This past Saturday, I went to the Cambridge International Development Course (CIDC) run by Cambridge’s Humanitarian Centre. Overall, it was a mixed bag. I went to one really inspirational talk by a man named David Barker (that article does not do his story justice), and one really painful talk full of statistics and not much substance.

But one thing that struck me about a couple of the main speakers was that they stood up at the conference and told everyone how much NGOs and aid are failing. Kristy Smith, Director of the Methodist Relief and Development Fund, gave an exhaustive list of all the challenges NGOs can’t handle and why their “project” model fails. Benny Dembitzer, Director of the Global Development Forum, gave this list of why aid is ineffective:

  • “Aid is dispensed as an extension of welfare, not a tool for development
  • Short term, not long term
  • Dictated by the donor, not the recipient
  • Contradictory and incoherent
  • Neglected local development of agriculture
  • Aimed at governments, not people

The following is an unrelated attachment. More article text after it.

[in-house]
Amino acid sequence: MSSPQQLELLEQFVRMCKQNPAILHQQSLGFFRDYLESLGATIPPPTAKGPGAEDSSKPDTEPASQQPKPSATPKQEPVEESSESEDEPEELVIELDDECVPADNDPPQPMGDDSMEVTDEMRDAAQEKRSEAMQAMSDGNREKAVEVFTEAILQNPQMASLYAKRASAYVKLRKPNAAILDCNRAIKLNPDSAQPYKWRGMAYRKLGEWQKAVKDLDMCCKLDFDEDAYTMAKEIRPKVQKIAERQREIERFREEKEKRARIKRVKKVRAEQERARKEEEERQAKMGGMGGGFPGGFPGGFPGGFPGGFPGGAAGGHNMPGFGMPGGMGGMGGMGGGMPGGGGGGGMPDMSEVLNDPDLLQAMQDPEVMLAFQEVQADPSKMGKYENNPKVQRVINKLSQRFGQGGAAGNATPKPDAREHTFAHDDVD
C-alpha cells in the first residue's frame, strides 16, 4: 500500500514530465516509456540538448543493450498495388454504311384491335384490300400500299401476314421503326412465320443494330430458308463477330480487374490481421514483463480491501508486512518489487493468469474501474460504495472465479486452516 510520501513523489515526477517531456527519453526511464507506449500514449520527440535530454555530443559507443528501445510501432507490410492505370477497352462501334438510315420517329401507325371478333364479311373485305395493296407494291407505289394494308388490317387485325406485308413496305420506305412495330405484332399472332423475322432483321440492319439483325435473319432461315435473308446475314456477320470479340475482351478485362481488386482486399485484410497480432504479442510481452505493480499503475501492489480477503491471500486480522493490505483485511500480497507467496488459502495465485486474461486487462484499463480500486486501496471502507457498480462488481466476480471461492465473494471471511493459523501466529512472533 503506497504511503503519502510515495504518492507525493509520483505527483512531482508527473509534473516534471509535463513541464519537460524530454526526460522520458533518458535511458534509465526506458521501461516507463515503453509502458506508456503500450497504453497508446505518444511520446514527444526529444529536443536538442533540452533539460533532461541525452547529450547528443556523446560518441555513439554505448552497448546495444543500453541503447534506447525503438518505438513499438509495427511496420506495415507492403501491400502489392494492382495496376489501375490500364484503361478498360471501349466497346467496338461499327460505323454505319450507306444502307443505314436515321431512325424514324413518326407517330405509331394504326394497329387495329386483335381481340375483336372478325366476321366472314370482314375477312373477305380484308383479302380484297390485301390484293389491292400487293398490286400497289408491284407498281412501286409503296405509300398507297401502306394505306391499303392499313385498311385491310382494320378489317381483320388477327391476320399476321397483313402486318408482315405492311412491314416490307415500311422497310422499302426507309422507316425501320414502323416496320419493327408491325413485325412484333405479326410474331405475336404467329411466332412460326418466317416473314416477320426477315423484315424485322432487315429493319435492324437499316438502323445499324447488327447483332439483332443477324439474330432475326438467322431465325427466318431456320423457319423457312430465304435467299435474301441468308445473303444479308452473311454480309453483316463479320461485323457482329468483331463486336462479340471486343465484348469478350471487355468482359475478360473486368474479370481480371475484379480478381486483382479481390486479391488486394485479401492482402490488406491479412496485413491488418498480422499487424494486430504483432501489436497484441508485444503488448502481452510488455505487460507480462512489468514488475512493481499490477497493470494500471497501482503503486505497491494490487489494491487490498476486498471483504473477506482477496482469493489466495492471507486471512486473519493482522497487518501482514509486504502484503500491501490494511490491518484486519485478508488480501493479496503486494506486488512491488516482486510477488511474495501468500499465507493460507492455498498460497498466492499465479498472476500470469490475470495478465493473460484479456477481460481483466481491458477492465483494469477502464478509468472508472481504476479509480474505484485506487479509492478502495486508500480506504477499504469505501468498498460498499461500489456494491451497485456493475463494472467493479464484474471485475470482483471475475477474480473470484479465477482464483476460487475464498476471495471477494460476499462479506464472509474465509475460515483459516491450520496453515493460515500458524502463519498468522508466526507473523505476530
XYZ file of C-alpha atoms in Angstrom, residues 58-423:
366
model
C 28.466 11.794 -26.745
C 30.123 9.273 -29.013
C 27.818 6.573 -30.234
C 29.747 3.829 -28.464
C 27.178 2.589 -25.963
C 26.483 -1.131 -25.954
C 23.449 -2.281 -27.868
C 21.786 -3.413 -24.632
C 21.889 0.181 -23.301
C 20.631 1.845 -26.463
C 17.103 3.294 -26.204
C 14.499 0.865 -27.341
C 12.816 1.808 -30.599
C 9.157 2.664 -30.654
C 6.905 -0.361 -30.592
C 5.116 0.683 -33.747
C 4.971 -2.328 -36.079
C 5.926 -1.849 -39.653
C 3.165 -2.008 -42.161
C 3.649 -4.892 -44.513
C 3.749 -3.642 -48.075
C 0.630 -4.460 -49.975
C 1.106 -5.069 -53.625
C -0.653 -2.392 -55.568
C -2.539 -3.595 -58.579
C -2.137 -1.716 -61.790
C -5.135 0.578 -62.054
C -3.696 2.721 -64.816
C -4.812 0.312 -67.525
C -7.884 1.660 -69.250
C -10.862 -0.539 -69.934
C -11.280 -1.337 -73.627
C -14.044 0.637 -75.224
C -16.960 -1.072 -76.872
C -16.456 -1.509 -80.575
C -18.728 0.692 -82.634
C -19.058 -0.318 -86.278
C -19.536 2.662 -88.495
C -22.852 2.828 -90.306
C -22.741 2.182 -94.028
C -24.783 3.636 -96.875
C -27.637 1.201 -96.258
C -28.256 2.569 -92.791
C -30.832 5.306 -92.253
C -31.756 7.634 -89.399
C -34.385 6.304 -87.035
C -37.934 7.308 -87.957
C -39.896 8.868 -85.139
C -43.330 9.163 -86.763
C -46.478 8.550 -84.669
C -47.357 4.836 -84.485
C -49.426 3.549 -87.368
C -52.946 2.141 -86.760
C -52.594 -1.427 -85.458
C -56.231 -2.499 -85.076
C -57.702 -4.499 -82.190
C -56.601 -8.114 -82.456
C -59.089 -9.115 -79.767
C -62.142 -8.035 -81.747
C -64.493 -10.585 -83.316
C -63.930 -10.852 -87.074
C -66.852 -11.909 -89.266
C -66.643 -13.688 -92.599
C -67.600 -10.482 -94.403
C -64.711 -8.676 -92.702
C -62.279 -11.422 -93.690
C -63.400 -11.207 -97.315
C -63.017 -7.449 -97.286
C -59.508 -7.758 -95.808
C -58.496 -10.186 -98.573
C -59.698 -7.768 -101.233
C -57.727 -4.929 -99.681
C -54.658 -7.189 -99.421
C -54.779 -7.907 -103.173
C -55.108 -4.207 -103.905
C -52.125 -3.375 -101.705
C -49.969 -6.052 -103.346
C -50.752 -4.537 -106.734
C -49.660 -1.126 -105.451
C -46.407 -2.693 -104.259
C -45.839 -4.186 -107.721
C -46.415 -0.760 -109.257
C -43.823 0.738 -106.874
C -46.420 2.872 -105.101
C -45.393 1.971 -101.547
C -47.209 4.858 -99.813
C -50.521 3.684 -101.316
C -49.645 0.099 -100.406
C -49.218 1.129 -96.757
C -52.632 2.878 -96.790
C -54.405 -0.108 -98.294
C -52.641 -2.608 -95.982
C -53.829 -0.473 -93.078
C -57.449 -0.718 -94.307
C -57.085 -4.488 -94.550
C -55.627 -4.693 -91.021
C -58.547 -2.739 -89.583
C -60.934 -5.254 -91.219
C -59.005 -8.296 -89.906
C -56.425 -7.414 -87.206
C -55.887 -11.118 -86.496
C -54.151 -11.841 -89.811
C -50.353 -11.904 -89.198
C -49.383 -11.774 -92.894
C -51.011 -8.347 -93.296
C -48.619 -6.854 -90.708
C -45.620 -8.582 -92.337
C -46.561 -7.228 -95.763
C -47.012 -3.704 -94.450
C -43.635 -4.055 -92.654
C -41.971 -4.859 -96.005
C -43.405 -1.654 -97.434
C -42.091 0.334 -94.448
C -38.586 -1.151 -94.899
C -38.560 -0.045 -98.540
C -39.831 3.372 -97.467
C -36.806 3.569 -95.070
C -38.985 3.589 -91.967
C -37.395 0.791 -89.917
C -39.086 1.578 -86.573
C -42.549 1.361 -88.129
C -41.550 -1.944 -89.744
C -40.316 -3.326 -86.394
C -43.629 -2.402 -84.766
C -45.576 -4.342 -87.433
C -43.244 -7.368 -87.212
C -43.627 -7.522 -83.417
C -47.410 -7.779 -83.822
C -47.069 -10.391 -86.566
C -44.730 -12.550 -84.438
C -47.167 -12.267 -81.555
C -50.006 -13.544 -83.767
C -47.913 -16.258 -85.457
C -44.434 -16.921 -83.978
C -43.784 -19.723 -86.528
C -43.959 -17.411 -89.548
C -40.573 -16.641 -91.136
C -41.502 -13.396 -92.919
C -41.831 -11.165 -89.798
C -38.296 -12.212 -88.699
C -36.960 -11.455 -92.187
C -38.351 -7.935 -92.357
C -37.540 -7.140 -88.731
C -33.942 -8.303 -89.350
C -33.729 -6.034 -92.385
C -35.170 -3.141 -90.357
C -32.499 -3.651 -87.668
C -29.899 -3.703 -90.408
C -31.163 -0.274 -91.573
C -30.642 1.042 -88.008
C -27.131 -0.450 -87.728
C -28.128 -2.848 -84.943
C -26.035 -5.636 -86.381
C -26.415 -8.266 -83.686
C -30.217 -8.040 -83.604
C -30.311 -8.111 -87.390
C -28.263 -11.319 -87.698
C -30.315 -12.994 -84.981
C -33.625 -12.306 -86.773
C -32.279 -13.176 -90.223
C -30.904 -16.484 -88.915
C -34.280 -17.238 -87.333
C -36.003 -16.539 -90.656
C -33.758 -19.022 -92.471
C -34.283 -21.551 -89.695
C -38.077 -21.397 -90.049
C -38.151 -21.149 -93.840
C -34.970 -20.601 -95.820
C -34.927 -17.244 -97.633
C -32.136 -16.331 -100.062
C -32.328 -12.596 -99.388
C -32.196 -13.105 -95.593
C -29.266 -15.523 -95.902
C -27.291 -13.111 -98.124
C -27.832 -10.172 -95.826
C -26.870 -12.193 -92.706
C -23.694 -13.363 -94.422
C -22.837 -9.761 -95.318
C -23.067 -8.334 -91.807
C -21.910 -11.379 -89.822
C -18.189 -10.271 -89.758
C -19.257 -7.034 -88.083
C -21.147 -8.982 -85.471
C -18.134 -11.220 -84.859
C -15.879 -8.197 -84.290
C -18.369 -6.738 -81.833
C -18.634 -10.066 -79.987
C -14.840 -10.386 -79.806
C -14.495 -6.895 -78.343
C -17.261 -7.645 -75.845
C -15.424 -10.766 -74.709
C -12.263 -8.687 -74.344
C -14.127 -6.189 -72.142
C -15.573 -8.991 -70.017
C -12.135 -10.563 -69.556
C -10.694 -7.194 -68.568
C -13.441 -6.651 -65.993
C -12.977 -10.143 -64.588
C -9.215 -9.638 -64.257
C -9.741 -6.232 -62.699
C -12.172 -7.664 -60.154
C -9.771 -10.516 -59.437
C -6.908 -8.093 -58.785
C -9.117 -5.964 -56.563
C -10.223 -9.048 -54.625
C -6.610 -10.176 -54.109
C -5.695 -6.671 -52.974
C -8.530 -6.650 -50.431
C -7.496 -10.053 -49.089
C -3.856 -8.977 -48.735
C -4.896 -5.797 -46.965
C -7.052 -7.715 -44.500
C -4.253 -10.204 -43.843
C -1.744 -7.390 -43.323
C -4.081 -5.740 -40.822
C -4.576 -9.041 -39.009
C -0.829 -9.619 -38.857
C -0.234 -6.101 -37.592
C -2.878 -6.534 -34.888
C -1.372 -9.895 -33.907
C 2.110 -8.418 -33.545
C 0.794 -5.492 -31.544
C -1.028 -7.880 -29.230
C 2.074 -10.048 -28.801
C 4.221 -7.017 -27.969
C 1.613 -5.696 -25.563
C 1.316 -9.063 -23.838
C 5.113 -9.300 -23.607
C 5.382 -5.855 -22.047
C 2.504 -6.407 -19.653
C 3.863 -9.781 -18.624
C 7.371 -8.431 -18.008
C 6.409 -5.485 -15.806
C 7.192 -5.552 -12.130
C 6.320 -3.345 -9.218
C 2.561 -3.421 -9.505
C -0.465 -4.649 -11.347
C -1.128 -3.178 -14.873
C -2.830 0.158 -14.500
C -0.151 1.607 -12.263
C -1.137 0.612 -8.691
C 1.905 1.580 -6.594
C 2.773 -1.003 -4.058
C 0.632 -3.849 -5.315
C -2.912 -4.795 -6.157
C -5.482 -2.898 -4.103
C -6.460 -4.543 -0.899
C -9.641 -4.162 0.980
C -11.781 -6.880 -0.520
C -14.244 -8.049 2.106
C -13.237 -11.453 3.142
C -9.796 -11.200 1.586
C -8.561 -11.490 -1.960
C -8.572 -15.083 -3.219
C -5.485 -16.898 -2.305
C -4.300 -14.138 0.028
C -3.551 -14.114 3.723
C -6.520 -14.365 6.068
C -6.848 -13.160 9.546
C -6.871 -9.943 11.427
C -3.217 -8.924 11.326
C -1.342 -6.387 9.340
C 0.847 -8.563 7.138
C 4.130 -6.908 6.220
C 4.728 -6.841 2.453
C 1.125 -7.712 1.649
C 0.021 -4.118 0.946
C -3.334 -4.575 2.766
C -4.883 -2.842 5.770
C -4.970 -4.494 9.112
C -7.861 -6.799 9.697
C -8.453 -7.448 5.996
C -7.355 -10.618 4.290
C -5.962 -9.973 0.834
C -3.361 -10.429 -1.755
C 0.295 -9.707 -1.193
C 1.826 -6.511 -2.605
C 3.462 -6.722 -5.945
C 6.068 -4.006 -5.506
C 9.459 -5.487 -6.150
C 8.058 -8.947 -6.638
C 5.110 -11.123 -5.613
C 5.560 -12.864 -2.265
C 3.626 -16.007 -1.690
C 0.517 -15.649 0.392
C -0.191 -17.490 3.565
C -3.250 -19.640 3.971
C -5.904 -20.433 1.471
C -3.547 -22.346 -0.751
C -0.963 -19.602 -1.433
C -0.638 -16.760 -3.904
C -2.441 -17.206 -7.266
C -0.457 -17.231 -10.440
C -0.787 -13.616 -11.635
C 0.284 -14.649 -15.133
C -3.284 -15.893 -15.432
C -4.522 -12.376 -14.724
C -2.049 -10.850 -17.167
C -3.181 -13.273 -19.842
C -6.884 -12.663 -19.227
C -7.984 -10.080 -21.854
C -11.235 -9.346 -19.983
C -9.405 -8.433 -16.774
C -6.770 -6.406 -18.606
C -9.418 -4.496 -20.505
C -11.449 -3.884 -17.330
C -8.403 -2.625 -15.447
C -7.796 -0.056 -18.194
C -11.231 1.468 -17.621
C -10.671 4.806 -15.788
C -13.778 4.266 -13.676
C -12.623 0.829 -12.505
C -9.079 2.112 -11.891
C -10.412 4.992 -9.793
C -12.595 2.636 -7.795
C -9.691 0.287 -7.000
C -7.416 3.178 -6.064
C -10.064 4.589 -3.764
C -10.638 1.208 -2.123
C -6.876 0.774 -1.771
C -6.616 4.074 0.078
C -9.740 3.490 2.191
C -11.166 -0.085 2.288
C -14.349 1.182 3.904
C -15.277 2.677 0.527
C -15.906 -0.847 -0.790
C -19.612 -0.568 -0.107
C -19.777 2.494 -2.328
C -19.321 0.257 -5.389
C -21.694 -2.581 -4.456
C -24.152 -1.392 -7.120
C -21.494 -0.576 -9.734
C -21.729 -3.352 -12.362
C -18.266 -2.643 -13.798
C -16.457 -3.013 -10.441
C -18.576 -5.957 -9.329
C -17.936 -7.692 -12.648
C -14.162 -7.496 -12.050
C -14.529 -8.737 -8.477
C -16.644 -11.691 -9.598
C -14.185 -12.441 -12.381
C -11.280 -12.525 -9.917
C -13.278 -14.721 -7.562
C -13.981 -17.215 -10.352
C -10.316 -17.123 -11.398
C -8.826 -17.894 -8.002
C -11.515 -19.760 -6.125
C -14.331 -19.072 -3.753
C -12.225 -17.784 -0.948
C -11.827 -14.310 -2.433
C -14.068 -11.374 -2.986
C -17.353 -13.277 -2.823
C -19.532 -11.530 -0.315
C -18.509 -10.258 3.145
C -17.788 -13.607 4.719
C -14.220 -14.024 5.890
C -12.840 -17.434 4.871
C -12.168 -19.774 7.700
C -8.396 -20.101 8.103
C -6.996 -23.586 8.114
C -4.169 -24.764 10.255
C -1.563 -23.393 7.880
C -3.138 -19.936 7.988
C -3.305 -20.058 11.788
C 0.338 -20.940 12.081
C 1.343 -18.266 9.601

• Poverty has become an intellectual challenge”

Yet at the bottom of this list Mr. Dembitzer included (in smaller font): “but is desperately needed.”

Both of these speakers ranted about the failures of aid and NGOs for over 30 minutes each, and then proceeded to tell us that we should keep using the same aid and NGO models. They just need to be “reformed.”

I was impressed with their honesty about the challenges (and failures) of NGOs and aid. I was unimpressed with their solutions. “Reform”? Seriously? After 40 years of trying the same things over and over again, “reforming” the process along the way, you’re telling me we should continue along the same path that you clearly think is failing? Major “reforms” haven’t worked in the past, why would they work now? This solution, to me, is like having a tennis instructor who simply tells you to “try harder” every time you miss the ball.

I think we need a different solution. Something far from the currently accepted practices so that we can’t slip into the same rut. For me, that solution lies in business models and social entrepreneurship.